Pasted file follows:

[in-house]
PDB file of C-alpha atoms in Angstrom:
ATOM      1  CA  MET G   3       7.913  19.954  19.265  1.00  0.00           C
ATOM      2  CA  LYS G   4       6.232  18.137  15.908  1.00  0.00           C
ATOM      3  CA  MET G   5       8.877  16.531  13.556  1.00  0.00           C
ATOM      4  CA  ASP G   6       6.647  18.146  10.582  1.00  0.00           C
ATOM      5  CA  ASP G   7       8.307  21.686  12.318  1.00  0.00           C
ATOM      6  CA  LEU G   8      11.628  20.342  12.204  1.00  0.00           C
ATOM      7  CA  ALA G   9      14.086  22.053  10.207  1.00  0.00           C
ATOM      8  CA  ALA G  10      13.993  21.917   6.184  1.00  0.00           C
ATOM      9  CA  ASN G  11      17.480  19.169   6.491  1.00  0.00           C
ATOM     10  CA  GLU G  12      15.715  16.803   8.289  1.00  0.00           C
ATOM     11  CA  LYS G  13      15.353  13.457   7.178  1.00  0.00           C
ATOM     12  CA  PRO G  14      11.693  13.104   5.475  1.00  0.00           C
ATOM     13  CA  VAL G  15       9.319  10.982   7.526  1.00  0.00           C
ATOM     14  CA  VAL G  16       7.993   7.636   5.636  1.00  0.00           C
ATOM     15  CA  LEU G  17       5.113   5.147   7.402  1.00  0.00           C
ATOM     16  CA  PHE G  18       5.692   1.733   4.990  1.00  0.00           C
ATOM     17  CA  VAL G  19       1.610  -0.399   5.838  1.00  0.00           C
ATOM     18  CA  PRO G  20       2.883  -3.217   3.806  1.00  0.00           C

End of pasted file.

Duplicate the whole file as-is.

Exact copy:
[in-house]
PDB file of C-alpha atoms in Angstrom:
ATOM      1  CA  MET G   3       7.913  19.954  19.265  1.00  0.00           C
ATOM      2  CA  LYS G   4       6.232  18.137  15.908  1.00  0.00           C
ATOM      3  CA  MET G   5       8.877  16.531  13.556  1.00  0.00           C
ATOM      4  CA  ASP G   6       6.647  18.146  10.582  1.00  0.00           C
ATOM      5  CA  ASP G   7       8.307  21.686  12.318  1.00  0.00           C
ATOM      6  CA  LEU G   8      11.628  20.342  12.204  1.00  0.00           C
ATOM      7  CA  ALA G   9      14.086  22.053  10.207  1.00  0.00           C
ATOM      8  CA  ALA G  10      13.993  21.917   6.184  1.00  0.00           C
ATOM      9  CA  ASN G  11      17.480  19.169   6.491  1.00  0.00           C
ATOM     10  CA  GLU G  12      15.715  16.803   8.289  1.00  0.00           C
ATOM     11  CA  LYS G  13      15.353  13.457   7.178  1.00  0.00           C
ATOM     12  CA  PRO G  14      11.693  13.104   5.475  1.00  0.00           C
ATOM     13  CA  VAL G  15       9.319  10.982   7.526  1.00  0.00           C
ATOM     14  CA  VAL G  16       7.993   7.636   5.636  1.00  0.00           C
ATOM     15  CA  LEU G  17       5.113   5.147   7.402  1.00  0.00           C
ATOM     16  CA  PHE G  18       5.692   1.733   4.990  1.00  0.00           C
ATOM     17  CA  VAL G  19       1.610  -0.399   5.838  1.00  0.00           C
ATOM     18  CA  PRO G  20       2.883  -3.217   3.806  1.00  0.00           C